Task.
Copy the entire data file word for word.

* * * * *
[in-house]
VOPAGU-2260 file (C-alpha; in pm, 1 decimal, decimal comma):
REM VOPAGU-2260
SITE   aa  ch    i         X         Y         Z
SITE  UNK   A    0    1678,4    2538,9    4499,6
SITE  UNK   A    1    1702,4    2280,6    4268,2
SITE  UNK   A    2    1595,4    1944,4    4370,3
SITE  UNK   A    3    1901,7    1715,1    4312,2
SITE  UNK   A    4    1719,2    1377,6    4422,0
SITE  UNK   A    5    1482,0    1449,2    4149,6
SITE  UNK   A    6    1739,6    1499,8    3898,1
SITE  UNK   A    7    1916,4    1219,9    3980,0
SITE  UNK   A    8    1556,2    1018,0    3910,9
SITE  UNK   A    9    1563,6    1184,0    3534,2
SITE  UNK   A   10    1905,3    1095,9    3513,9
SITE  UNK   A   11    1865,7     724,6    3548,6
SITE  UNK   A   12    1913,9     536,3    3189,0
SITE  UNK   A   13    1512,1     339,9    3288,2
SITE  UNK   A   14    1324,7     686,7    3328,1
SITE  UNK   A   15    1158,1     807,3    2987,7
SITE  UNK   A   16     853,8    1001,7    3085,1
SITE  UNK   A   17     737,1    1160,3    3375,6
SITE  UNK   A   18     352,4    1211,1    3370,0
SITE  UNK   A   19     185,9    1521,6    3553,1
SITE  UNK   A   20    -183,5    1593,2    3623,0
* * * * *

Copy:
[in-house]
VOPAGU-2260 file (C-alpha; in pm, 1 decimal, decimal comma):
REM VOPAGU-2260
SITE   aa  ch    i         X         Y         Z
SITE  UNK   A    0    1678,4    2538,9    4499,6
SITE  UNK   A    1    1702,4    2280,6    4268,2
SITE  UNK   A    2    1595,4    1944,4    4370,3
SITE  UNK   A    3    1901,7    1715,1    4312,2
SITE  UNK   A    4    1719,2    1377,6    4422,0
SITE  UNK   A    5    1482,0    1449,2    4149,6
SITE  UNK   A    6    1739,6    1499,8    3898,1
SITE  UNK   A    7    1916,4    1219,9    3980,0
SITE  UNK   A    8    1556,2    1018,0    3910,9
SITE  UNK   A    9    1563,6    1184,0    3534,2
SITE  UNK   A   10    1905,3    1095,9    3513,9
SITE  UNK   A   11    1865,7     724,6    3548,6
SITE  UNK   A   12    1913,9     536,3    3189,0
SITE  UNK   A   13    1512,1     339,9    3288,2
SITE  UNK   A   14    1324,7     686,7    3328,1
SITE  UNK   A   15    1158,1     807,3    2987,7
SITE  UNK   A   16     853,8    1001,7    3085,1
SITE  UNK   A   17     737,1    1160,3    3375,6
SITE  UNK   A   18     352,4    1211,1    3370,0
SITE  UNK   A   19     185,9    1521,6    3553,1
SITE  UNK   A   20    -183,5    1593,2    3623,0